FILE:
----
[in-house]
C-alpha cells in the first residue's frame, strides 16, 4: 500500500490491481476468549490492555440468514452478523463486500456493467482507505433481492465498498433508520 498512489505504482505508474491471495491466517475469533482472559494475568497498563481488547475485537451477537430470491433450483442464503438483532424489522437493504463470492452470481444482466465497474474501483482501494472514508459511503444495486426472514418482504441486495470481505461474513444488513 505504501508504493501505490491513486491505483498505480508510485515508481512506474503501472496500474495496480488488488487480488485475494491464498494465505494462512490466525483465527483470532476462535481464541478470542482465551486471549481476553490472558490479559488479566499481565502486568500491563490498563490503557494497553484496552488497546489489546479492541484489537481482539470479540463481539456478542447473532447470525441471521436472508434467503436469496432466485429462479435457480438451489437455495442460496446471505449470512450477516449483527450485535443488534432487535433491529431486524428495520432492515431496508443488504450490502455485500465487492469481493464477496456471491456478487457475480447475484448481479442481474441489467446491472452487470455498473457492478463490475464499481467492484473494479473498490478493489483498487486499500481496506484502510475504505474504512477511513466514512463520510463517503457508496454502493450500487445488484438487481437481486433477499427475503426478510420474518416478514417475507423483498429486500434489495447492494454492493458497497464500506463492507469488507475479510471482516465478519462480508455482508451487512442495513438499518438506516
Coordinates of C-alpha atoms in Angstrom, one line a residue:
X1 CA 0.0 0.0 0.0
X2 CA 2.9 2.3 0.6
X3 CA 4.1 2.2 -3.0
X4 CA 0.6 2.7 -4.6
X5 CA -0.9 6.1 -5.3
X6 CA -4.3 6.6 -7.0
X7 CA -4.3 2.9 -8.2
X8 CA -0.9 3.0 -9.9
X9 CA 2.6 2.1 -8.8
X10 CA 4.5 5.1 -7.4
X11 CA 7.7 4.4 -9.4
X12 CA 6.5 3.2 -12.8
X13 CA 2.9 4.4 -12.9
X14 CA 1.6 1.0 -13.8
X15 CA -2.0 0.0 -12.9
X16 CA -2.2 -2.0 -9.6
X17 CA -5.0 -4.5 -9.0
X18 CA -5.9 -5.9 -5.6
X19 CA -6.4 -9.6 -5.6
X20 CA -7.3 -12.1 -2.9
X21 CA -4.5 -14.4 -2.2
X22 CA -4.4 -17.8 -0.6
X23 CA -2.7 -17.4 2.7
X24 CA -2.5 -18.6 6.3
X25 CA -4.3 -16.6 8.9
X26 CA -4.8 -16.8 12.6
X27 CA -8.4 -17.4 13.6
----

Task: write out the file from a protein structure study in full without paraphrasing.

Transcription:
[in-house]
C-alpha cells in the first residue's frame, strides 16, 4: 500500500490491481476468549490492555440468514452478523463486500456493467482507505433481492465498498433508520 498512489505504482505508474491471495491466517475469533482472559494475568497498563481488547475485537451477537430470491433450483442464503438483532424489522437493504463470492452470481444482466465497474474501483482501494472514508459511503444495486426472514418482504441486495470481505461474513444488513 505504501508504493501505490491513486491505483498505480508510485515508481512506474503501472496500474495496480488488488487480488485475494491464498494465505494462512490466525483465527483470532476462535481464541478470542482465551486471549481476553490472558490479559488479566499481565502486568500491563490498563490503557494497553484496552488497546489489546479492541484489537481482539470479540463481539456478542447473532447470525441471521436472508434467503436469496432466485429462479435457480438451489437455495442460496446471505449470512450477516449483527450485535443488534432487535433491529431486524428495520432492515431496508443488504450490502455485500465487492469481493464477496456471491456478487457475480447475484448481479442481474441489467446491472452487470455498473457492478463490475464499481467492484473494479473498490478493489483498487486499500481496506484502510475504505474504512477511513466514512463520510463517503457508496454502493450500487445488484438487481437481486433477499427475503426478510420474518416478514417475507423483498429486500434489495447492494454492493458497497464500506463492507469488507475479510471482516465478519462480508455482508451487512442495513438499518438506516
Coordinates of C-alpha atoms in Angstrom, one line a residue:
X1 CA 0.0 0.0 0.0
X2 CA 2.9 2.3 0.6
X3 CA 4.1 2.2 -3.0
X4 CA 0.6 2.7 -4.6
X5 CA -0.9 6.1 -5.3
X6 CA -4.3 6.6 -7.0
X7 CA -4.3 2.9 -8.2
X8 CA -0.9 3.0 -9.9
X9 CA 2.6 2.1 -8.8
X10 CA 4.5 5.1 -7.4
X11 CA 7.7 4.4 -9.4
X12 CA 6.5 3.2 -12.8
X13 CA 2.9 4.4 -12.9
X14 CA 1.6 1.0 -13.8
X15 CA -2.0 0.0 -12.9
X16 CA -2.2 -2.0 -9.6
X17 CA -5.0 -4.5 -9.0
X18 CA -5.9 -5.9 -5.6
X19 CA -6.4 -9.6 -5.6
X20 CA -7.3 -12.1 -2.9
X21 CA -4.5 -14.4 -2.2
X22 CA -4.4 -17.8 -0.6
X23 CA -2.7 -17.4 2.7
X24 CA -2.5 -18.6 6.3
X25 CA -4.3 -16.6 8.9
X26 CA -4.8 -16.8 12.6
X27 CA -8.4 -17.4 13.6